Christmas Carol: A Short Story - Part XXXVI
Wow, still here, huh? I thought I was done with this thing. Man, oh, man, was I wrong!
For the past week I not only proofread the book, but have spent a considerable amount of time doing some research on preparing query letters and identifying potential children's book publishers that could be interested in my manuscript. I've also written and re-written (and re-written yet again and again) my query letters.
I even prepared a plot synopsis and chapter summary. Boy, that took a lot of effort, jeez! I got the synopsis down to a single page, and the summary of each chapter to barely one or two sentences. It's rather impressive: the entire story is there and I can follow it, but it's condensed down to its most essential elements. The whole thing, synopsis and chapter summaries together, takes about three and a half pages -- it's that short!
My wife suggested that I take the chapter summary, put each one of those brief snippets on their own page, slap an illustration on each one, and sell it as a children's picture book. You know what? I think that could work! It's really that condensed, like a perfectly simmered consommé: clear and accessible, yet surprisingly deep and chock-full of flavour.
And yet ... much work remains. A dear friend just completed a proofreading and sent me a list of corrections and suggestions a mile long. I mean, there was a typo almost on every page!!! And that's on top of the ones I had fixed already, some of which she missed, which tells me that perhaps another few eyes could yield even more.
My sister (a high-school English teacher) also just called me to give a few suggestions and to correct a few misplaced or omitted commas.
Really, I thought I had a good command of the English language but I just discovered that my grammar sucks. Oh well, I guess it helps to have friends and family to help and support you. I am eternally grateful to all of them.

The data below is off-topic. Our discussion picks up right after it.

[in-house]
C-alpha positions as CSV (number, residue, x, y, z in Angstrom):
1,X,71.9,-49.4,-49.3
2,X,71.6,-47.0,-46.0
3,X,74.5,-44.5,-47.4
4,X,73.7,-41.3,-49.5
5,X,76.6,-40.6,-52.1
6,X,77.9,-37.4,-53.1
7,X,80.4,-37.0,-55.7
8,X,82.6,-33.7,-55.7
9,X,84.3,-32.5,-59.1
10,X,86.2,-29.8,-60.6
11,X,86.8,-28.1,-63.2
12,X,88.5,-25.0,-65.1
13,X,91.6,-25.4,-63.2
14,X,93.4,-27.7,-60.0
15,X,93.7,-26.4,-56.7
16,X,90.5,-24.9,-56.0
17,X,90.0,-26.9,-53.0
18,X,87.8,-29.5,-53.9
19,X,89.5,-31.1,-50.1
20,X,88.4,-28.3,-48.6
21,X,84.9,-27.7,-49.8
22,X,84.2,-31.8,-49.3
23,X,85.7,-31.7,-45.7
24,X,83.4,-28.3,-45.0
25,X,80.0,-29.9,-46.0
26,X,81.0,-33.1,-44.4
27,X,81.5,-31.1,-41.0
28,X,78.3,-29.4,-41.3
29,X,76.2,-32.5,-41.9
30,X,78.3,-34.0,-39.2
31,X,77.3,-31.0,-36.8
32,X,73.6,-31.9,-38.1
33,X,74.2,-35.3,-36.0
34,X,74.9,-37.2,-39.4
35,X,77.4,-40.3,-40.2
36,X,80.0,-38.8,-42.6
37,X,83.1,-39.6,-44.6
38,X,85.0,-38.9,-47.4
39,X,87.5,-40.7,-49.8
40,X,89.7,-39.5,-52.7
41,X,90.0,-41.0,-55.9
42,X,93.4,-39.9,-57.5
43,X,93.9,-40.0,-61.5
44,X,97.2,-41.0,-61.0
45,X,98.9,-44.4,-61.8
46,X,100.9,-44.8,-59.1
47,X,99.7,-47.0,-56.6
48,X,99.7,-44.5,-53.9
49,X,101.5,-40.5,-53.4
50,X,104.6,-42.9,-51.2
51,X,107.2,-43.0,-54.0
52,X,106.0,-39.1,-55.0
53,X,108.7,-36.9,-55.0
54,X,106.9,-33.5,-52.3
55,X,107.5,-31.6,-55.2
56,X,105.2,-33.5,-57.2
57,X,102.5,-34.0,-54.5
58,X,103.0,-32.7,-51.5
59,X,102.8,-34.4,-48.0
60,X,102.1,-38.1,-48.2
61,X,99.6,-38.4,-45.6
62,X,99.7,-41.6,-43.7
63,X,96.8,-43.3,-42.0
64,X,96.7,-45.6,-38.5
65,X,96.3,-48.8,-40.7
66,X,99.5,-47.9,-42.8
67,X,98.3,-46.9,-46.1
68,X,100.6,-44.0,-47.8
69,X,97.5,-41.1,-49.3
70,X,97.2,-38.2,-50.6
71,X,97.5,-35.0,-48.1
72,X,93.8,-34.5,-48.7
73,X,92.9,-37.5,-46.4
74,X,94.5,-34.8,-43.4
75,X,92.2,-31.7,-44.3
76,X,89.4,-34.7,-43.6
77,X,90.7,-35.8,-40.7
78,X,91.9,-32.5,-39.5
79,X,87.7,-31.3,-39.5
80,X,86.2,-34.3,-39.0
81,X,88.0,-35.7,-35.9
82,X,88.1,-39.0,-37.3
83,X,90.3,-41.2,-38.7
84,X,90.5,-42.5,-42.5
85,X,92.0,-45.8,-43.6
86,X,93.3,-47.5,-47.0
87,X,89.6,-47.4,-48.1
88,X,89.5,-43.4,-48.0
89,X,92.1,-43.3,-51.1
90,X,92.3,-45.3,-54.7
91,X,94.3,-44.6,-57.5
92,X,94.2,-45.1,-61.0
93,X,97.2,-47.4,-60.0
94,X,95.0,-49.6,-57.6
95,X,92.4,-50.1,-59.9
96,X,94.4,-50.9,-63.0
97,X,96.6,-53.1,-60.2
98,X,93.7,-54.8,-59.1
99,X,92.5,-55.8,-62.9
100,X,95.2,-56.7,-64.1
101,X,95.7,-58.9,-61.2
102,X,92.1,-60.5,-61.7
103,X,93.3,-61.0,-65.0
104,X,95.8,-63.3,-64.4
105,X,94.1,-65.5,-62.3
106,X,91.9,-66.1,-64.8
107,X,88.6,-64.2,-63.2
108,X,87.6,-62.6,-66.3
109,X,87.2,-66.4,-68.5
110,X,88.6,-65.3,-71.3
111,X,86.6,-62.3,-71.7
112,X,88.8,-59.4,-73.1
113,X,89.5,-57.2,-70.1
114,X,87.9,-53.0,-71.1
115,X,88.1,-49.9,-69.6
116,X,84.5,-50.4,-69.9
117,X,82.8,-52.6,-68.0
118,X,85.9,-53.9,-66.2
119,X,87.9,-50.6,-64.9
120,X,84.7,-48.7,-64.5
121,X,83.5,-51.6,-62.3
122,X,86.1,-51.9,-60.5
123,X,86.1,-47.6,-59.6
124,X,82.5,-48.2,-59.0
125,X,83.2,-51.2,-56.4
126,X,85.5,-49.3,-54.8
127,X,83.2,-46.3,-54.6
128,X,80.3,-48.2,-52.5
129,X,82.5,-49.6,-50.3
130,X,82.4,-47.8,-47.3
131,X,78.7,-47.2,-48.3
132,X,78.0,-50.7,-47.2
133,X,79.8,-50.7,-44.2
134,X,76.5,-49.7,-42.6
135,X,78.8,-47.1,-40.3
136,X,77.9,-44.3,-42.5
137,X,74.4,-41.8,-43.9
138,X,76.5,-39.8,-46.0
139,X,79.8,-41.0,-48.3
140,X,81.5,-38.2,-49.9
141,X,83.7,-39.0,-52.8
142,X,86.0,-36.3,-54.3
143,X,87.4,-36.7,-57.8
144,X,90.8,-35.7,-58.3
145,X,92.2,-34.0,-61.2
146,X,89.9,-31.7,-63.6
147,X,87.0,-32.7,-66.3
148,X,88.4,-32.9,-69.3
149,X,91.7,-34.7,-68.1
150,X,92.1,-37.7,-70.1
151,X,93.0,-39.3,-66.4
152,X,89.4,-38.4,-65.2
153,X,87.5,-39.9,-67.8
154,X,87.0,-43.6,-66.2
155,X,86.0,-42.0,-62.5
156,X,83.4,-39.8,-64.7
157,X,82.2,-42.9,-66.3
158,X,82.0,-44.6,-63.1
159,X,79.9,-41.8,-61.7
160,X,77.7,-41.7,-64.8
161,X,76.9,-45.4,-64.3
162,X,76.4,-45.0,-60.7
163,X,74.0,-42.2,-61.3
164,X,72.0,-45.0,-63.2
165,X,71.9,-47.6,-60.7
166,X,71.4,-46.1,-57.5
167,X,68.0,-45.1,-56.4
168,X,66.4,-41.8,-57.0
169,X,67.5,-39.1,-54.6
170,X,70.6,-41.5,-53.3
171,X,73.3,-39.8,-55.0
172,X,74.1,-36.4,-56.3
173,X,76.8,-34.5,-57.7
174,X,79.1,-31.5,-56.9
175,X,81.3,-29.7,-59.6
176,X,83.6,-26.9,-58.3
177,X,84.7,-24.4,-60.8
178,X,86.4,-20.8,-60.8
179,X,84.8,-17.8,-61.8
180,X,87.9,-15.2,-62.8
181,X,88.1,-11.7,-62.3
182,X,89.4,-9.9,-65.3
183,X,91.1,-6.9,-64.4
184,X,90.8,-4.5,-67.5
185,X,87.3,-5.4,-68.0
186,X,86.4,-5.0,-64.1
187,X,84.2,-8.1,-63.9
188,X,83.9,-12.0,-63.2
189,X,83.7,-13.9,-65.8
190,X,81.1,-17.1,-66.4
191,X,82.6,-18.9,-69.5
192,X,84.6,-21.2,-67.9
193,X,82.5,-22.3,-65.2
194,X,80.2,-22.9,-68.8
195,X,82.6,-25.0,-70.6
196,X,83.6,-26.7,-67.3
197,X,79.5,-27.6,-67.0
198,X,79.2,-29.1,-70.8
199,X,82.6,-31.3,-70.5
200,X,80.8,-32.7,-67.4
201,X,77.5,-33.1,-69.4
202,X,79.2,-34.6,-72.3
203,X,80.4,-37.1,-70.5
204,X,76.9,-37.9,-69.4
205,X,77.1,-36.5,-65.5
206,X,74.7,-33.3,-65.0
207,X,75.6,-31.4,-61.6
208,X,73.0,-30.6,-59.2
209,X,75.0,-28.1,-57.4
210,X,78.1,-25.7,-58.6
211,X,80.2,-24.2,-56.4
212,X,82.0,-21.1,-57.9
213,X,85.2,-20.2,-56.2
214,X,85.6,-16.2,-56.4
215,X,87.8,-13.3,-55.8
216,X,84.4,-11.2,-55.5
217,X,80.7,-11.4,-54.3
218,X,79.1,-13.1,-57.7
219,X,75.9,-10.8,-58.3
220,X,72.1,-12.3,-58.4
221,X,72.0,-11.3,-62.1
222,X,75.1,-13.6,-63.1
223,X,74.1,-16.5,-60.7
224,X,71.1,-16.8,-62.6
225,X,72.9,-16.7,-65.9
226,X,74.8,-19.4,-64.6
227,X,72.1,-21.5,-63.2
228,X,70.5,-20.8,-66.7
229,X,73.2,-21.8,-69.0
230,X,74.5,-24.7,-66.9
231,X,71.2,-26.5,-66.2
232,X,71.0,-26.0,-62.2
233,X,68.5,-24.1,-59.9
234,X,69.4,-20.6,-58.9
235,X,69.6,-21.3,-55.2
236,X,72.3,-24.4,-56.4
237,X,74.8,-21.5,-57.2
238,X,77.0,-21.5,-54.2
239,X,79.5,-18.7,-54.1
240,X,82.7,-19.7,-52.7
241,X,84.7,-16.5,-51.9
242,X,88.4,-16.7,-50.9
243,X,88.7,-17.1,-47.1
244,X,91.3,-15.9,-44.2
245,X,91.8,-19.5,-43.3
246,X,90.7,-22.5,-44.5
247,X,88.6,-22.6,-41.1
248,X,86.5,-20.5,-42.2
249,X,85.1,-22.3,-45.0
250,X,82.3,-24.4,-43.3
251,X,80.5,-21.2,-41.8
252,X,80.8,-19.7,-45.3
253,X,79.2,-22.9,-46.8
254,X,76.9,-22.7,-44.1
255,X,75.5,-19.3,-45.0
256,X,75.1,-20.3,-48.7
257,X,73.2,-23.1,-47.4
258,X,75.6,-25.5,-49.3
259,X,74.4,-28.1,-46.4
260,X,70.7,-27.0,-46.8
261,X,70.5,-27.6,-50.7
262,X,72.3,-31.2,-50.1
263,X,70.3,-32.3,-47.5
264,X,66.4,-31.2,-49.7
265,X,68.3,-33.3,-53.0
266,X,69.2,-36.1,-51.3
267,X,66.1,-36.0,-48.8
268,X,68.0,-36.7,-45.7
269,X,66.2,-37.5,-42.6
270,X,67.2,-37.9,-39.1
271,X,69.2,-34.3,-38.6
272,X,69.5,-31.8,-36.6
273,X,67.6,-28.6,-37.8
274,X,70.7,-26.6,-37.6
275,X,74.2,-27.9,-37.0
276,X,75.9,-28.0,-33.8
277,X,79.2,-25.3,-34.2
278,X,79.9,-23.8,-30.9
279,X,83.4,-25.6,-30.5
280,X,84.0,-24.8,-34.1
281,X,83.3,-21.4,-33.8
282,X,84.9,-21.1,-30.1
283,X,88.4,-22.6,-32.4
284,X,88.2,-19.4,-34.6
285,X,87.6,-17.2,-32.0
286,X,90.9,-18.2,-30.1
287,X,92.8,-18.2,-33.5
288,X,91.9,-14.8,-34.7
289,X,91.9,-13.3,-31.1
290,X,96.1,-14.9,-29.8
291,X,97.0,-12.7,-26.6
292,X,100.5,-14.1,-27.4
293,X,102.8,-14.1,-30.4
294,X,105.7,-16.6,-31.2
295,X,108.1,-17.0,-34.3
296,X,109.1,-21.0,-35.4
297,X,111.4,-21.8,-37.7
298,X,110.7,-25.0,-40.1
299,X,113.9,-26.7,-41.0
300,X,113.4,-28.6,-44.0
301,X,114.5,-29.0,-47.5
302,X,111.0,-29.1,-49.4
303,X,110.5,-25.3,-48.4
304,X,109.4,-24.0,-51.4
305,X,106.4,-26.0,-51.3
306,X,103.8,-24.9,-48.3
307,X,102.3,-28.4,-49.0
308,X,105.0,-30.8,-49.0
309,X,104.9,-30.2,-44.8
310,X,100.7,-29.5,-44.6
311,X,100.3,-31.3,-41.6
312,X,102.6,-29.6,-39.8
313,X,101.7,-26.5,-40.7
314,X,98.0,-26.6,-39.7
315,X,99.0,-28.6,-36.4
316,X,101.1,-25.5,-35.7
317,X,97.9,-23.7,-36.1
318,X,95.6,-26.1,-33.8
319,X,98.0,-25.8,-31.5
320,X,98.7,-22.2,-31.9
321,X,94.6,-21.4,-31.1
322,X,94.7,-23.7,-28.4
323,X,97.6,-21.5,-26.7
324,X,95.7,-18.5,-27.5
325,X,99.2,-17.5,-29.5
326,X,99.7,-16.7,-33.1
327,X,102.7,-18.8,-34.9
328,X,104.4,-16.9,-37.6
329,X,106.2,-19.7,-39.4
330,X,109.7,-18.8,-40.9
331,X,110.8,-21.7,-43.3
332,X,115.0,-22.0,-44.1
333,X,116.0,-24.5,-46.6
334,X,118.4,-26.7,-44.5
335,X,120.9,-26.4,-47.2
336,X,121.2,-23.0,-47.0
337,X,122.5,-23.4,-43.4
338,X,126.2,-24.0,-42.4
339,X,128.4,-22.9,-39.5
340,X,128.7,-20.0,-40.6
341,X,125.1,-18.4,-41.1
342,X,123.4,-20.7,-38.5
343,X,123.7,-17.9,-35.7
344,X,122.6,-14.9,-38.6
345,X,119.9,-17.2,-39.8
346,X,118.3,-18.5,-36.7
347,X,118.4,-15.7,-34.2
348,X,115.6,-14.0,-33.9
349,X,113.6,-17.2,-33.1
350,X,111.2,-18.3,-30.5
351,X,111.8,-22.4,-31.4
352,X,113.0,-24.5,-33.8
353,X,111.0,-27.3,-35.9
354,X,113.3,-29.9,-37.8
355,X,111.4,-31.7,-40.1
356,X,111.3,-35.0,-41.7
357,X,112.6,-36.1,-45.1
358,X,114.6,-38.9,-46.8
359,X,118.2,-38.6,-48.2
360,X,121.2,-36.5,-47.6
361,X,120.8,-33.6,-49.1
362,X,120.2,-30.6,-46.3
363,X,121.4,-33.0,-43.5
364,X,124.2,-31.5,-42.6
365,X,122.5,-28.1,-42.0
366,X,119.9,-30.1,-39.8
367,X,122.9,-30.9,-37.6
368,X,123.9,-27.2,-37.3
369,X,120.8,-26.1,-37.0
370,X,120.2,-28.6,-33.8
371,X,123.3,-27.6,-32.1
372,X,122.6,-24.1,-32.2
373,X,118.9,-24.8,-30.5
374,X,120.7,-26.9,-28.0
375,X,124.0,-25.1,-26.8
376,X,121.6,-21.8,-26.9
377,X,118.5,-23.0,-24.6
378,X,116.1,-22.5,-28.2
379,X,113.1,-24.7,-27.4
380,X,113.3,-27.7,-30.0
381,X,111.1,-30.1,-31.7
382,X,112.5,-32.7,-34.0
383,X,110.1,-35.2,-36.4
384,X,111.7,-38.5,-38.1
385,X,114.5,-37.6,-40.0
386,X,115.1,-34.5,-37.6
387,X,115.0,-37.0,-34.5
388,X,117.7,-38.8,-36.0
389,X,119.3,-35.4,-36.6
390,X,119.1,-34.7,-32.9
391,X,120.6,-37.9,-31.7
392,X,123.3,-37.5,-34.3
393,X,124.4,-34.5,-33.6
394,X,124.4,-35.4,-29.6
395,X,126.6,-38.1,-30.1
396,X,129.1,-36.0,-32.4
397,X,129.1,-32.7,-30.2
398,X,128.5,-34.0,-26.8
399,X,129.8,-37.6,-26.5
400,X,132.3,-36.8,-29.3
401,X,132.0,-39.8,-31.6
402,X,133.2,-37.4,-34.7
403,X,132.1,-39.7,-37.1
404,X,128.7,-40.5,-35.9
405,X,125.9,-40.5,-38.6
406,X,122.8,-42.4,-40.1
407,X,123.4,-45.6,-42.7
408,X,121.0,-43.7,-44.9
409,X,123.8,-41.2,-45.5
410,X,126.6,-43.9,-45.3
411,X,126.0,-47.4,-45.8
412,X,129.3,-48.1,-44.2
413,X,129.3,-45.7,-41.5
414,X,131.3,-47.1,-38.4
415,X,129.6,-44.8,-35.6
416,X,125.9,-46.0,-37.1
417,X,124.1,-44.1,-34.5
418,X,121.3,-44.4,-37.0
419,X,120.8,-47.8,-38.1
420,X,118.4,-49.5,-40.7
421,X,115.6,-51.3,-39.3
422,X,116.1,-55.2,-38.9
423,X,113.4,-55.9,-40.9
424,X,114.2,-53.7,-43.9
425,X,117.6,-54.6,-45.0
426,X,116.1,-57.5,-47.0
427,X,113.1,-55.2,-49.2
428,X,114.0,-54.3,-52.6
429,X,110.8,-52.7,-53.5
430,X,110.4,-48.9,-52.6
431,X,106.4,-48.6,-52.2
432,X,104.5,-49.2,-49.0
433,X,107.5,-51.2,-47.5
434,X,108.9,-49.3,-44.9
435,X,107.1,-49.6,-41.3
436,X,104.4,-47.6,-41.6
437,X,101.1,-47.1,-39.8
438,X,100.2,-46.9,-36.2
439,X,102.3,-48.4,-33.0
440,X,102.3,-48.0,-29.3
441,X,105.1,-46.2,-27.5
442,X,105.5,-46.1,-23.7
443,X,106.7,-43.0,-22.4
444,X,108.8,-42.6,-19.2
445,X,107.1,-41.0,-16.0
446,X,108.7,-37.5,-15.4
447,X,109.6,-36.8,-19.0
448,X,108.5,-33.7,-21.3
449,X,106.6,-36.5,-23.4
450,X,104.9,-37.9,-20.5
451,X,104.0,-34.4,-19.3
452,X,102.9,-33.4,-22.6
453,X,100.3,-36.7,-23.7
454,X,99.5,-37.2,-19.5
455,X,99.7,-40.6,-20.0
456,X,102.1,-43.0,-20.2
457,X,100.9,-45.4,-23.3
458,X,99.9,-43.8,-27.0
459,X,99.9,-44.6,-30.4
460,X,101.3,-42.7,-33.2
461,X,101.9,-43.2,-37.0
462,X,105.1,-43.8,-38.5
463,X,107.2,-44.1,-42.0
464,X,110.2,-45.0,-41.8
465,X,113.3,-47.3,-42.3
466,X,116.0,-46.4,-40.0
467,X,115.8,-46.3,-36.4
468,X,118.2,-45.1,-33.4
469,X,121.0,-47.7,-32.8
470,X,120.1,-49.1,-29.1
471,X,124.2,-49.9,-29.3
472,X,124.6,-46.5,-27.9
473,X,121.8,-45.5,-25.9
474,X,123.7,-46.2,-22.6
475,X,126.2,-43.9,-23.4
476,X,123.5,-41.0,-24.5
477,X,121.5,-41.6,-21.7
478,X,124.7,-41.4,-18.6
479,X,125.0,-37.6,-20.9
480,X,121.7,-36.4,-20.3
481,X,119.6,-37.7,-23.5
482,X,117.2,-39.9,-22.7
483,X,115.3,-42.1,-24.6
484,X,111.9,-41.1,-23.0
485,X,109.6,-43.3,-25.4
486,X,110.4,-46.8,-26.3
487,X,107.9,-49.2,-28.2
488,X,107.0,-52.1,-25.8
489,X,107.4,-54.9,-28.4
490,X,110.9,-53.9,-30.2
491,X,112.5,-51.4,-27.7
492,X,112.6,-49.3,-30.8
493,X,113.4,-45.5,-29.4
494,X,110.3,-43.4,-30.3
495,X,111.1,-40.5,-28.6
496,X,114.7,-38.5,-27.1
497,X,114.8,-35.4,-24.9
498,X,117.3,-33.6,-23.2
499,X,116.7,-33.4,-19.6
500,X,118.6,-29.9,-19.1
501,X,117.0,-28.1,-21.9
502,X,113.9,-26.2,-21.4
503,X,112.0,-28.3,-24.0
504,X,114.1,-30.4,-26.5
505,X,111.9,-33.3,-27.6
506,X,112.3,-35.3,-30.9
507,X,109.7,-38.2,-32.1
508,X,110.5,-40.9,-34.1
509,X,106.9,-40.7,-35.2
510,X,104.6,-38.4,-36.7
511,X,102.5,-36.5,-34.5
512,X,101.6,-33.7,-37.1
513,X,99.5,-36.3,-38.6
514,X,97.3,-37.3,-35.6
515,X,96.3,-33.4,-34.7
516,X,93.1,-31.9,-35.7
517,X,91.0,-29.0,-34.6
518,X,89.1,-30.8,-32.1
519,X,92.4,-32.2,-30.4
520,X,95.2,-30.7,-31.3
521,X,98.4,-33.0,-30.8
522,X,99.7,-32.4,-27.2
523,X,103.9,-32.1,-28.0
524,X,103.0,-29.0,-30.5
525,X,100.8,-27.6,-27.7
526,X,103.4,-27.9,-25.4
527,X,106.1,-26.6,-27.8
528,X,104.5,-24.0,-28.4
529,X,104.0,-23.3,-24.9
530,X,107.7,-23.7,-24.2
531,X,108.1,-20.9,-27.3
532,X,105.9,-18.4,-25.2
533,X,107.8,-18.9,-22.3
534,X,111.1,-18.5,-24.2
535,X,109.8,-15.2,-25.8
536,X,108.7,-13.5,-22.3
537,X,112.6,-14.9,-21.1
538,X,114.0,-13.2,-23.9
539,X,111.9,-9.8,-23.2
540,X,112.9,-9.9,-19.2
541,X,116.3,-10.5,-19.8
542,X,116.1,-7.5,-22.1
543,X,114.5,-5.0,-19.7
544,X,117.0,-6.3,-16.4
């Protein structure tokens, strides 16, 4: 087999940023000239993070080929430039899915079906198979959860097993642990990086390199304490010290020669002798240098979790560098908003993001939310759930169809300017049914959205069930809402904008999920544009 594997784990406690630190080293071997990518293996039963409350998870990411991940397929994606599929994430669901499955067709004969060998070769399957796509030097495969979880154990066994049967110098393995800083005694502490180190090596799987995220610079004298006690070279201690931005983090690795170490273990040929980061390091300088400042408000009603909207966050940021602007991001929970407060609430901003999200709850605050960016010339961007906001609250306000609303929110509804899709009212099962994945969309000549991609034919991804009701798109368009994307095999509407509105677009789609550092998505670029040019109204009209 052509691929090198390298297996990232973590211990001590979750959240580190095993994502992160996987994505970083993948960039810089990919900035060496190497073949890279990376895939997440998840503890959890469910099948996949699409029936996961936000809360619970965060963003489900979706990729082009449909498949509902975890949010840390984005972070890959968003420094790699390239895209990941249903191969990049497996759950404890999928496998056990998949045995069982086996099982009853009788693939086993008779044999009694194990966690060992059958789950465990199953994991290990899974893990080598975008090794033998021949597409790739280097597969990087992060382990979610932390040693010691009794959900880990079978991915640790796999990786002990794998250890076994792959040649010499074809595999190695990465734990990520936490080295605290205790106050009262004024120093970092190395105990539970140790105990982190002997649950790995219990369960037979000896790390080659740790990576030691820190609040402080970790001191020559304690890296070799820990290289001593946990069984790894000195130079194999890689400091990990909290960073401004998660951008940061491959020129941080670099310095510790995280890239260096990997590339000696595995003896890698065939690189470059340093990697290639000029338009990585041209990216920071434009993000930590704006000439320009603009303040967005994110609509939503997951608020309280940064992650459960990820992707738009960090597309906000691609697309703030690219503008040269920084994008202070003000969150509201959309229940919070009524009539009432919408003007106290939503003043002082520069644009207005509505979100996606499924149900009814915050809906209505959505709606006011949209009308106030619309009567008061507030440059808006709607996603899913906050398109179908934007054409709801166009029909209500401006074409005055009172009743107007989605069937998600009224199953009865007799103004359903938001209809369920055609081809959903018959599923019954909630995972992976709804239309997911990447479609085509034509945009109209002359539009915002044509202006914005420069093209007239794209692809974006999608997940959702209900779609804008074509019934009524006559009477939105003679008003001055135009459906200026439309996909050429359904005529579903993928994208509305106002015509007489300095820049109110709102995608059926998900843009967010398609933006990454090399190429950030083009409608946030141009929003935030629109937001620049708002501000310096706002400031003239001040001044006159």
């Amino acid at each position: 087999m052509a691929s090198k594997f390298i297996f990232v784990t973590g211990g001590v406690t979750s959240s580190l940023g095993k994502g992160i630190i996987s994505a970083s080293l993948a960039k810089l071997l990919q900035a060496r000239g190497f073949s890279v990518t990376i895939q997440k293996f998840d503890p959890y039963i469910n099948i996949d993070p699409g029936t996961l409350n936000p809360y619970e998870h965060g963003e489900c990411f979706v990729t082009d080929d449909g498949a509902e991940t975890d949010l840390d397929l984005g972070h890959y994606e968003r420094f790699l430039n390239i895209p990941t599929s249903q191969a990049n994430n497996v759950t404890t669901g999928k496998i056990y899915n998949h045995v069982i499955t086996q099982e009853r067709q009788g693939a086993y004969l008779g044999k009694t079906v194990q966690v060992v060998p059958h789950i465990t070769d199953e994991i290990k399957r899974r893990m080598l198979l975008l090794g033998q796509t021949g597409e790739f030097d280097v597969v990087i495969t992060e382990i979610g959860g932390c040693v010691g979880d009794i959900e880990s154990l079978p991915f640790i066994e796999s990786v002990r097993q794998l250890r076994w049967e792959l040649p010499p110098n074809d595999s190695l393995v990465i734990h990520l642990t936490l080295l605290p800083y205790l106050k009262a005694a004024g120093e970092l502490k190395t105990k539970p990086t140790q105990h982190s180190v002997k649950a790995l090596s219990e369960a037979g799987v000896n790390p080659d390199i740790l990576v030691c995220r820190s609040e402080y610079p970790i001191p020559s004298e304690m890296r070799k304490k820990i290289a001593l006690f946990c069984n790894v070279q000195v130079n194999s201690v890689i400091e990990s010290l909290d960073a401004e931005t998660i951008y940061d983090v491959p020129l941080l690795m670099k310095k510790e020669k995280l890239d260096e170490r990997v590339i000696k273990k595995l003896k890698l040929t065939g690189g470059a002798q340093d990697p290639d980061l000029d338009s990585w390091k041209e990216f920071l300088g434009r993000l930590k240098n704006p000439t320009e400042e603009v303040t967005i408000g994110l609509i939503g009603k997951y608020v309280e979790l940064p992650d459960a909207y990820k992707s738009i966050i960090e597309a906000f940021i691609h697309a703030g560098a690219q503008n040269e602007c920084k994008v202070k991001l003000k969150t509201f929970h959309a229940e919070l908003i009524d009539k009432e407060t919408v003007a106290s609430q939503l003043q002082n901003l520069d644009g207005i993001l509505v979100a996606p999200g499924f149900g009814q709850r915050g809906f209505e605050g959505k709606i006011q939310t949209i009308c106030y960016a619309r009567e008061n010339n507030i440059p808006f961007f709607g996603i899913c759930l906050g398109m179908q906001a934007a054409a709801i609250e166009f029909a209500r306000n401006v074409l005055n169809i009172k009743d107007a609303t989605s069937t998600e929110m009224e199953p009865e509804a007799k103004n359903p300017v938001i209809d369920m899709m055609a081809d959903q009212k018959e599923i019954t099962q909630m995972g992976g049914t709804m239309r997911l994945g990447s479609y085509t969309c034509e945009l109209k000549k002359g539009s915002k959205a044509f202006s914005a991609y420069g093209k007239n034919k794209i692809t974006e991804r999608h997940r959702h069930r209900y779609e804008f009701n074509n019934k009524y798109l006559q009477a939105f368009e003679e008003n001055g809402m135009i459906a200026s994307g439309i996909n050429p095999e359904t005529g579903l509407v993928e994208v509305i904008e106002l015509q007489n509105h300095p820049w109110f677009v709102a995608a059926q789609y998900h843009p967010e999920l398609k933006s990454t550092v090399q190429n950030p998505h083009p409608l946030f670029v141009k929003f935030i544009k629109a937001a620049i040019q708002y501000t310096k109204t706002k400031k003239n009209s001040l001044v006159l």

At this point, I'm ready to drop the whole thing. I'm tired of this book. I love it, and I want to see it published, but I'm done with it. I'm ready to move on and get back into other things.
I am waiting on my sisters to provide feedback and as soon as they do and we go through another round of editing, then it's off to Staples to print one good copy of the manuscript and Xerox a bunch of them to send to some prospective publishers. Then I'll be truly free of all this and I can go back to normal life.
Ha! Ha! Ha! No.
Not a chance. I'm sure that once I submit the manuscript, I'll agonize over it for the next several months while I wait and wait and wait for nothing at all to happen, and get silently rejected by every prospective publisher to whom I sent a copy. Then I get to do the real hard work of self-publishing and promotion once I finally realize that that is -- and was ever -- my only option. Ho-hum.
*sigh* Yes, I'm agonizing about all those rejections already and I haven't sent a single query letter yet.
Then again, my misery is equally balanced by spurts of wild and crazy dreams of publishers beating each other up for a chance to make me an offer, and even of Hollywood moguls parking a dump-truck full of cash at my door as they pitch me their movie adaptations. Of course, I choose Pixar for the animated adaptation. I will always choose Pixar.
Oh well, let's see what happens. Crazy times lie ahead, I can tell.
- carlsson likes this